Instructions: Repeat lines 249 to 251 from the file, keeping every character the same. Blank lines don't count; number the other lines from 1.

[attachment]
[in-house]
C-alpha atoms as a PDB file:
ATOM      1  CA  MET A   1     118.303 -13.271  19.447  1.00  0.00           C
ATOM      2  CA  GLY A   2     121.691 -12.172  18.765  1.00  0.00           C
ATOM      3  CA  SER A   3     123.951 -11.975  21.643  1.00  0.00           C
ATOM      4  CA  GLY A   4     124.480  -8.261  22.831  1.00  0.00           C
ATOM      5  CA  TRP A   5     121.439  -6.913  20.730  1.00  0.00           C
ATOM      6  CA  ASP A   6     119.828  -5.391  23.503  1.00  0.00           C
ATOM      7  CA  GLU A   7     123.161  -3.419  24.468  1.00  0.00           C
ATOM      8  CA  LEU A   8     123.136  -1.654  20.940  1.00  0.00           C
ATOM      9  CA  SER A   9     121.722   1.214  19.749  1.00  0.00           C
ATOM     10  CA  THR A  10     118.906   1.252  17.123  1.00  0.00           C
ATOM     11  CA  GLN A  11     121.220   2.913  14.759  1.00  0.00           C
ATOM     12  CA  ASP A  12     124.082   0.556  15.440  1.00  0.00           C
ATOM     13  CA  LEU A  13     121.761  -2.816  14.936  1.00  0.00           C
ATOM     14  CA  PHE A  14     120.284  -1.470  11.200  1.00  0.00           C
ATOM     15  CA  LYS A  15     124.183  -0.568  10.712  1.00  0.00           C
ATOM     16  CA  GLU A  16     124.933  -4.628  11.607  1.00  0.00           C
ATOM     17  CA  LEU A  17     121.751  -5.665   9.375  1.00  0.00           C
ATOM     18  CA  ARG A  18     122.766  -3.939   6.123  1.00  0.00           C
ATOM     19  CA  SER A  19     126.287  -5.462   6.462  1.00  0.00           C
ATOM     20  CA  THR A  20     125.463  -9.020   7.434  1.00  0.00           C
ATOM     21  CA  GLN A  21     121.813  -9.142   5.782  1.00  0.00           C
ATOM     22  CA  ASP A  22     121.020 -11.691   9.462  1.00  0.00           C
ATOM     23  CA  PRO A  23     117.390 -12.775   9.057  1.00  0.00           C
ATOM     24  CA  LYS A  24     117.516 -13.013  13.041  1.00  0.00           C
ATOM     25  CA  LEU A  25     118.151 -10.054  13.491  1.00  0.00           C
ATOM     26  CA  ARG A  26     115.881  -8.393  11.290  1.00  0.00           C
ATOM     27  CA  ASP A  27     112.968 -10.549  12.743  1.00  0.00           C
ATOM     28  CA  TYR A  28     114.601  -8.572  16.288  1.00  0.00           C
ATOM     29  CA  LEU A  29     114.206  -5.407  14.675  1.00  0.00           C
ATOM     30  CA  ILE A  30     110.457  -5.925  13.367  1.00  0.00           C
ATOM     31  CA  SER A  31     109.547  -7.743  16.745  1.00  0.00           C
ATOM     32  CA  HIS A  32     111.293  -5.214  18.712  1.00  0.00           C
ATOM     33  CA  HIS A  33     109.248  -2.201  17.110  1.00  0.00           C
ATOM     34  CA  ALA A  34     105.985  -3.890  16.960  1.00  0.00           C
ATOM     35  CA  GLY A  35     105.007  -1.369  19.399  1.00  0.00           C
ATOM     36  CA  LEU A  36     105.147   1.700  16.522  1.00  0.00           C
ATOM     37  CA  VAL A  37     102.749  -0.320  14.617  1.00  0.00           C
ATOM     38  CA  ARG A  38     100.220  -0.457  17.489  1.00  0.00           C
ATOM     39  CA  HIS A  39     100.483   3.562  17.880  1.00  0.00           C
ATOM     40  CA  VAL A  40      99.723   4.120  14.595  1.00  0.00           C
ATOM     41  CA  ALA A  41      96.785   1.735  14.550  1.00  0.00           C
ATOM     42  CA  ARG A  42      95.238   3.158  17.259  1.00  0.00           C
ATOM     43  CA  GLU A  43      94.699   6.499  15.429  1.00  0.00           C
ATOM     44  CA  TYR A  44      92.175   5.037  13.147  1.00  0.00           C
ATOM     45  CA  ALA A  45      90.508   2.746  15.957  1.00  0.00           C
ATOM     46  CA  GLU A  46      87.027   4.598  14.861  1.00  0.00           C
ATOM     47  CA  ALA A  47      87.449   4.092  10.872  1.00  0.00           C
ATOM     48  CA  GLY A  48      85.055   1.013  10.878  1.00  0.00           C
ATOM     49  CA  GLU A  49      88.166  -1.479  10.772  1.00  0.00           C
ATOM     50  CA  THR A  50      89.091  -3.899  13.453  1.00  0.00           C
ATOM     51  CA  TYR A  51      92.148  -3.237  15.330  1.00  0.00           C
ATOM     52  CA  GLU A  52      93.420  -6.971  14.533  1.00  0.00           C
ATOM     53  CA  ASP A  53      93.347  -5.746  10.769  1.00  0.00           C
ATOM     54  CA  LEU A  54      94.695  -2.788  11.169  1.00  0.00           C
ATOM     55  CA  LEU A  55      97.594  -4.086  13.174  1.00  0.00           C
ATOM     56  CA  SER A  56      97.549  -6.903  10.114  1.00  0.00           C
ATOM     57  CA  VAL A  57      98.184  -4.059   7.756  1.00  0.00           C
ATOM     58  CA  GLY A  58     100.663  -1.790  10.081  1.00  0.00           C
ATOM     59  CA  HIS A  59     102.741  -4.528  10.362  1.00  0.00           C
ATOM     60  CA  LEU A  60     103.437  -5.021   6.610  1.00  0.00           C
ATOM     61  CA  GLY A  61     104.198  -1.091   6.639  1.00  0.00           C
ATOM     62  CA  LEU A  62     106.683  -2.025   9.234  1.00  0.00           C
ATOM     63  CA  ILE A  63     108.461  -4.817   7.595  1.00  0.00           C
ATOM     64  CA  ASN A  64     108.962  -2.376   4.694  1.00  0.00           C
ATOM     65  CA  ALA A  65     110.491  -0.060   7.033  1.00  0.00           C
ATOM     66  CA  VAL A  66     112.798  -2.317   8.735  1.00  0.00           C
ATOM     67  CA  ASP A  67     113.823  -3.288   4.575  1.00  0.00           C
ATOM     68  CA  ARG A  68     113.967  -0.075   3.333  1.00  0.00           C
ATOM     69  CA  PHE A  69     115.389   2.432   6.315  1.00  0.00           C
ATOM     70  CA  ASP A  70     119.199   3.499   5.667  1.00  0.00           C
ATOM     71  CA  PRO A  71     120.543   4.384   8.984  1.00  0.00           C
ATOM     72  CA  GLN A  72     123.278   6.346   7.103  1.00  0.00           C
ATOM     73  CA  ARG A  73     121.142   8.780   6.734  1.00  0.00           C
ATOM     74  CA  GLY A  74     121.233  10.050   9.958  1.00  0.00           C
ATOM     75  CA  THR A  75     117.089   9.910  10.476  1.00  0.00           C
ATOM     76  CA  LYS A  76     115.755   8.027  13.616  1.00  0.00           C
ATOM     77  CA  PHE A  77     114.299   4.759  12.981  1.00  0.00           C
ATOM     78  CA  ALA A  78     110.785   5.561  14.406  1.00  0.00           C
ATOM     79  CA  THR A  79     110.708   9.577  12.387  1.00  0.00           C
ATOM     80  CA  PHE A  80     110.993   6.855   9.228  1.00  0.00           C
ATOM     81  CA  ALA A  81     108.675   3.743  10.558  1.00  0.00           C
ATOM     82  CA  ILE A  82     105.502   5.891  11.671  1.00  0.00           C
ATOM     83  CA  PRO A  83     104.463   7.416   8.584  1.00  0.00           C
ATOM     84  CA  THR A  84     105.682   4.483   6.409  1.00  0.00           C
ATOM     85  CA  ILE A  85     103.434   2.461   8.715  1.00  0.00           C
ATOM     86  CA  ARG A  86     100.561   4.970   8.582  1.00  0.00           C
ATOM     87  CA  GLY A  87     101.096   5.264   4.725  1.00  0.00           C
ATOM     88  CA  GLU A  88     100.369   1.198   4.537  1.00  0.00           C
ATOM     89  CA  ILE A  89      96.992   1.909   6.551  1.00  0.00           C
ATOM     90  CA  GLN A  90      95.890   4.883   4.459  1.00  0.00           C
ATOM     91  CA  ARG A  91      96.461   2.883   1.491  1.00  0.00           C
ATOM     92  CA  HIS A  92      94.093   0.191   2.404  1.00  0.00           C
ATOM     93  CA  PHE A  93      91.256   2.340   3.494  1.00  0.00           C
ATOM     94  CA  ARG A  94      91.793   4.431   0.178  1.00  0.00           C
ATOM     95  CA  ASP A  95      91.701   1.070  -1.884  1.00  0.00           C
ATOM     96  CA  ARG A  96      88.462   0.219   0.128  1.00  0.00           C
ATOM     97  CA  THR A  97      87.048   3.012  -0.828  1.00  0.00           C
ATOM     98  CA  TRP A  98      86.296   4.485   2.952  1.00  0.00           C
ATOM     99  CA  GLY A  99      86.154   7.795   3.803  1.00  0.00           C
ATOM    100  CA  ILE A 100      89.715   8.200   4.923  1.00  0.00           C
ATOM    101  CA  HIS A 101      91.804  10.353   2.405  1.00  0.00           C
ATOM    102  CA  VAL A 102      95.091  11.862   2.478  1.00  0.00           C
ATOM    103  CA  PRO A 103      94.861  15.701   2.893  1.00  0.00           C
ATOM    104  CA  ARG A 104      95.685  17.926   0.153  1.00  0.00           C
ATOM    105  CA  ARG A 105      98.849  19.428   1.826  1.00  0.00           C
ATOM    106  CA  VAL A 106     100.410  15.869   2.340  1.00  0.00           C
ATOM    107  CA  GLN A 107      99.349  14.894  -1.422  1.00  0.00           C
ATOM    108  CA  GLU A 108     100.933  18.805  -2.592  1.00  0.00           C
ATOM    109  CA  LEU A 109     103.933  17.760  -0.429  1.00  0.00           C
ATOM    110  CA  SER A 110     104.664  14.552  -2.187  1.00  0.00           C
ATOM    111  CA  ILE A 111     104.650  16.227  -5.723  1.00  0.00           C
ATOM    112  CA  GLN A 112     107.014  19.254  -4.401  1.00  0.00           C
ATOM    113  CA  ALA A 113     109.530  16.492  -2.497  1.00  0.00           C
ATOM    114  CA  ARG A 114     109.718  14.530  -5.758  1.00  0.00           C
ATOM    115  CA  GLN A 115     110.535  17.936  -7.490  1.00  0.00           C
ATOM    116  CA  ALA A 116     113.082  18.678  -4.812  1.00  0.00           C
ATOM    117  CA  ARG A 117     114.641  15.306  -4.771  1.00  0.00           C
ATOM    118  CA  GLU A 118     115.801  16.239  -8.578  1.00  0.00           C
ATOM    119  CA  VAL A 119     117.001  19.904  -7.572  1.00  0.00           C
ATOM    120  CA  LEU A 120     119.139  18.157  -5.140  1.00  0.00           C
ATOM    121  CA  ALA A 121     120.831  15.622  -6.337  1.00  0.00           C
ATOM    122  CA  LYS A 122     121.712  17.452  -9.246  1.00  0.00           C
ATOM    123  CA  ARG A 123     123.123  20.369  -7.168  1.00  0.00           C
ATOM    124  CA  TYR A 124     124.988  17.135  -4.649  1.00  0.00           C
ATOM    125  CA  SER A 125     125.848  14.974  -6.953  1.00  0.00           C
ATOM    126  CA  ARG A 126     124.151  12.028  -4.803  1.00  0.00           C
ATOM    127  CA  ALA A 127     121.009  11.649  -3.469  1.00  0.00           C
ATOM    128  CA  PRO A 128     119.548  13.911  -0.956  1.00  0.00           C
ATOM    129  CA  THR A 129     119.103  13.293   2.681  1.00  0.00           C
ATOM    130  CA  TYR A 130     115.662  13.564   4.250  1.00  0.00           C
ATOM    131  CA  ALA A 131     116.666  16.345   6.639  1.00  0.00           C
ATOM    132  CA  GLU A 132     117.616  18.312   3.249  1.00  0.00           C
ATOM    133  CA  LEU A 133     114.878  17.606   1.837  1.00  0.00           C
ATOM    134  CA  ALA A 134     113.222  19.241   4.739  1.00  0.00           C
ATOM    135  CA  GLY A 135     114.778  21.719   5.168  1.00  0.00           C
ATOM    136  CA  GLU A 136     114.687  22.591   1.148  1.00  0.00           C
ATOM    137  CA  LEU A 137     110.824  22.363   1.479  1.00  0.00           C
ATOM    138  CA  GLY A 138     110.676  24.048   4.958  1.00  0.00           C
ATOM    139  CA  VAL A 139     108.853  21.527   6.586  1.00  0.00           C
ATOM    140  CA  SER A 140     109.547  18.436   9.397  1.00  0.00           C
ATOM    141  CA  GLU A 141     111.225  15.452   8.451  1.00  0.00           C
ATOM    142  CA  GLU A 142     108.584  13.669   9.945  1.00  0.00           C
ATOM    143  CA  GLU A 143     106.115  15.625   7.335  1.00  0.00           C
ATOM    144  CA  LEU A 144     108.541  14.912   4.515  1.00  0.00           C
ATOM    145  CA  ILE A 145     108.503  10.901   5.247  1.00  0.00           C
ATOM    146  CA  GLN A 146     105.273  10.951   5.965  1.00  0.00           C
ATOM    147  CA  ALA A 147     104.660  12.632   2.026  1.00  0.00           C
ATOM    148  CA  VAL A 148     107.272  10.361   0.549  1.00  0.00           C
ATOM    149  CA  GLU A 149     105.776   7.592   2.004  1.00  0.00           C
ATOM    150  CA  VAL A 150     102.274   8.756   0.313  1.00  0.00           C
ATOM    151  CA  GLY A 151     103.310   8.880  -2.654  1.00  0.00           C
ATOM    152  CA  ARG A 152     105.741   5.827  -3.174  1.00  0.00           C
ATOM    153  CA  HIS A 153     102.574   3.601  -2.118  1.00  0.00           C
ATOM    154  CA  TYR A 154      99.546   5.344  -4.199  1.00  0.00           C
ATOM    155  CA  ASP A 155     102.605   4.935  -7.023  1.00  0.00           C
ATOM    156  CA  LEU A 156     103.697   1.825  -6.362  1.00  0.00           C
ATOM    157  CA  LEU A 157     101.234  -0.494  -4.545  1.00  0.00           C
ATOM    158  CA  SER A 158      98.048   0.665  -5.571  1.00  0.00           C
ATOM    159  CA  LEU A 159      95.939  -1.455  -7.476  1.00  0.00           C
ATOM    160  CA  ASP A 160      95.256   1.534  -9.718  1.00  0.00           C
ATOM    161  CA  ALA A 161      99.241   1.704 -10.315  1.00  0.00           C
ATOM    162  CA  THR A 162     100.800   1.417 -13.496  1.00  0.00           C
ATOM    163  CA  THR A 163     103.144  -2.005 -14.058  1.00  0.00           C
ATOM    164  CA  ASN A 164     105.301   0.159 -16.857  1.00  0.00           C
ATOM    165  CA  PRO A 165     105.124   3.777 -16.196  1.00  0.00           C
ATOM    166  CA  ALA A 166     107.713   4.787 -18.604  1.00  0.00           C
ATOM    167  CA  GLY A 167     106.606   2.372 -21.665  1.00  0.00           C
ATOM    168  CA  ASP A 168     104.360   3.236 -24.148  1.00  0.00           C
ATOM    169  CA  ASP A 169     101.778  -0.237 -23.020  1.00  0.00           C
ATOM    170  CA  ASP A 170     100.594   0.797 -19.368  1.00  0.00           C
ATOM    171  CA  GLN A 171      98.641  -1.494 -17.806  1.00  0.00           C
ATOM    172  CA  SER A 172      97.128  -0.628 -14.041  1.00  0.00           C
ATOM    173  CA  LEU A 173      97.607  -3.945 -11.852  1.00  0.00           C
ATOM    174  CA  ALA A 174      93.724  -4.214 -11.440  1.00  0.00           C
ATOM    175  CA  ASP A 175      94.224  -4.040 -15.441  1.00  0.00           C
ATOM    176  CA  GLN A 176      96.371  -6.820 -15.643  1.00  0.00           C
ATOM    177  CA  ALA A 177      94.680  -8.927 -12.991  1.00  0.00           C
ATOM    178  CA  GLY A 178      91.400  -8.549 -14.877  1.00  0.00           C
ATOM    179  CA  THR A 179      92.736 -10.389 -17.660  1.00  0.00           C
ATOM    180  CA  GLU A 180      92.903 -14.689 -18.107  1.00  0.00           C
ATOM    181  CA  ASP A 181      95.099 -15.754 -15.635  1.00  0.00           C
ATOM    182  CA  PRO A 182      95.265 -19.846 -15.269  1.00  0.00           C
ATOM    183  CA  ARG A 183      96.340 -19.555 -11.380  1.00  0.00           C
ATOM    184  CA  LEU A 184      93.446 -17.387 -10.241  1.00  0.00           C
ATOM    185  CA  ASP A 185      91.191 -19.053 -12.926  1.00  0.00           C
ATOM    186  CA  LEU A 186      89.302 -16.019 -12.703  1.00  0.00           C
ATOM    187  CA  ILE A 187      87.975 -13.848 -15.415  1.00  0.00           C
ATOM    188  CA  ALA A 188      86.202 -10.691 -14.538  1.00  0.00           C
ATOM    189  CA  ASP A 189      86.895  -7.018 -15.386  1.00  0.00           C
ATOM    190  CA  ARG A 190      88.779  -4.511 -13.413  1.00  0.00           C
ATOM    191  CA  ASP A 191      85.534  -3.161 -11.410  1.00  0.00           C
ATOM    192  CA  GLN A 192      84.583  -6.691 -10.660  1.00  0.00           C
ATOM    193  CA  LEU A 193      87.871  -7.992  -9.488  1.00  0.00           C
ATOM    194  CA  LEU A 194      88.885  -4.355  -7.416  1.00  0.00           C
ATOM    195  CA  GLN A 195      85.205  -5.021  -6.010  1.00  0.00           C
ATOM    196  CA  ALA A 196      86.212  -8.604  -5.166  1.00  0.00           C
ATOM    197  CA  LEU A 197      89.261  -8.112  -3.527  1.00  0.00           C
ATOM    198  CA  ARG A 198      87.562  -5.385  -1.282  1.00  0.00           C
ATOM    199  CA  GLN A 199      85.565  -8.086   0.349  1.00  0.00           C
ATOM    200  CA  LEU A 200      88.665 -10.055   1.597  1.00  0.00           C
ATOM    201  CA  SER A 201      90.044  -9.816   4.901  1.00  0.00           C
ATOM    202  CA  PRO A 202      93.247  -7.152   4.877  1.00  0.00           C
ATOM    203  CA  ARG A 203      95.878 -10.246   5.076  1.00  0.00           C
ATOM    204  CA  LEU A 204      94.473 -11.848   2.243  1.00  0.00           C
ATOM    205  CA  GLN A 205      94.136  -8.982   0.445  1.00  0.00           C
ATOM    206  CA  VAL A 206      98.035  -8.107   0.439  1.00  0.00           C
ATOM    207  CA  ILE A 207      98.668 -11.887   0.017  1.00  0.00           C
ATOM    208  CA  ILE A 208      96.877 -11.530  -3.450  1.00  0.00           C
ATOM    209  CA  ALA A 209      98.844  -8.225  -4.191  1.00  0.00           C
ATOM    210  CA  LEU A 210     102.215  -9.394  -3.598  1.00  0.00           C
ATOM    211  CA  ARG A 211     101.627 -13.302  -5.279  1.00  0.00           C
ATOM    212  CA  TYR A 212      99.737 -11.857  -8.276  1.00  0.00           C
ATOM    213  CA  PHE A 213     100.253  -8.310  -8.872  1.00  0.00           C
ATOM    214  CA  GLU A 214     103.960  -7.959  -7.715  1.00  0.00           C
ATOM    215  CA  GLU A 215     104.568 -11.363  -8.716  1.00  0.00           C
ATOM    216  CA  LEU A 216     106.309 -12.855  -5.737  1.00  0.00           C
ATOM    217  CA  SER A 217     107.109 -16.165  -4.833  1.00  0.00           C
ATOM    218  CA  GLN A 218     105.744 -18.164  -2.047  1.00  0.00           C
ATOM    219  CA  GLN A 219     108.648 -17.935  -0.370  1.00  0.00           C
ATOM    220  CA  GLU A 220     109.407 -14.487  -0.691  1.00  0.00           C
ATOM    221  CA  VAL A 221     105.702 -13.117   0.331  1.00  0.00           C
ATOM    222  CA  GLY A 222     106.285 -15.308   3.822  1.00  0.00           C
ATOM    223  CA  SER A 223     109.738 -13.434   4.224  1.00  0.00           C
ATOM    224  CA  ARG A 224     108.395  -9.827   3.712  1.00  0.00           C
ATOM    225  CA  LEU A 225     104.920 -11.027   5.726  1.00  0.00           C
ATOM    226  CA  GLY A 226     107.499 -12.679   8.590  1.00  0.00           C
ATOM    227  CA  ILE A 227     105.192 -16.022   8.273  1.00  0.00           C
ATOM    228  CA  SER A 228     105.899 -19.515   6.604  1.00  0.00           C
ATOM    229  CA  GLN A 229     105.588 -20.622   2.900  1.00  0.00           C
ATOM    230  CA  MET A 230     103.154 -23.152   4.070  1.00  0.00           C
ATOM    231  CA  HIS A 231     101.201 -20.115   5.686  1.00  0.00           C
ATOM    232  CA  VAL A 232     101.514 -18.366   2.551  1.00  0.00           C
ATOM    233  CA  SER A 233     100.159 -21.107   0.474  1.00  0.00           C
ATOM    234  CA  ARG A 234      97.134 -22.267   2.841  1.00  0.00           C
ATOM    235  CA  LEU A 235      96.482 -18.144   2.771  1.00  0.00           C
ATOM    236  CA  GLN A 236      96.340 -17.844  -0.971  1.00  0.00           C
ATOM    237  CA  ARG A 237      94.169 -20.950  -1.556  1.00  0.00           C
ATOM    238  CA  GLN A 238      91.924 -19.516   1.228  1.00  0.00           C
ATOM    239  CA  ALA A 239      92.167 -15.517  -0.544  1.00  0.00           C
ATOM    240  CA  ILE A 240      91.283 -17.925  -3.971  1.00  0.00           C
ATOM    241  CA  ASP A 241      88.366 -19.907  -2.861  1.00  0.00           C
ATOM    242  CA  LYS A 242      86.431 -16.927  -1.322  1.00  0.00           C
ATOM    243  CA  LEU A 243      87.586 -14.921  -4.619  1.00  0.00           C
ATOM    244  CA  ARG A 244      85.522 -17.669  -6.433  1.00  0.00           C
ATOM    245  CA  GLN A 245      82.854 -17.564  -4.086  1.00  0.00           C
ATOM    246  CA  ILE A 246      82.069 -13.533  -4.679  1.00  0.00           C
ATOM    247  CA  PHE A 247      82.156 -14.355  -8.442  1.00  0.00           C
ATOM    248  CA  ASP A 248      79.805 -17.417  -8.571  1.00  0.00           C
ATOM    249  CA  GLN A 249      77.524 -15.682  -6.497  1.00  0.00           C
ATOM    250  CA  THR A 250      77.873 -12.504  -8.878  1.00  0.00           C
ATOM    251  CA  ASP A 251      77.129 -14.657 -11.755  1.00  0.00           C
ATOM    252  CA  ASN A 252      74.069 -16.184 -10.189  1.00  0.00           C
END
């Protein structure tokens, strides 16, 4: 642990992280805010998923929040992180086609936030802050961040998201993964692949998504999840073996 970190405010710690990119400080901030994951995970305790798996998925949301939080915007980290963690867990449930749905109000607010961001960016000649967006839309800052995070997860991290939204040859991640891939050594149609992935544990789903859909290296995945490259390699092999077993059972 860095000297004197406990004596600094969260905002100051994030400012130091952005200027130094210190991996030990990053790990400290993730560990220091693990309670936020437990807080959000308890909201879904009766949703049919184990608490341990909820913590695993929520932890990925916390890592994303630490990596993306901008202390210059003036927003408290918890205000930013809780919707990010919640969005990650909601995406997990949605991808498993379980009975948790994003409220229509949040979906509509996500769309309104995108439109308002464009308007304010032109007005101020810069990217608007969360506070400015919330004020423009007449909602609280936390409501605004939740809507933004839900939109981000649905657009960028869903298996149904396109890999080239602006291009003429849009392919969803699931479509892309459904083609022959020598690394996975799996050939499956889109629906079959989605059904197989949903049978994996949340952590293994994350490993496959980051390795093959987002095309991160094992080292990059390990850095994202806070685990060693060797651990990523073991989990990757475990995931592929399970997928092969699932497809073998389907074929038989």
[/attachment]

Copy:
ATOM    247  CA  PHE A 247      82.156 -14.355  -8.442  1.00  0.00           C
ATOM    248  CA  ASP A 248      79.805 -17.417  -8.571  1.00  0.00           C
ATOM    249  CA  GLN A 249      77.524 -15.682  -6.497  1.00  0.00           C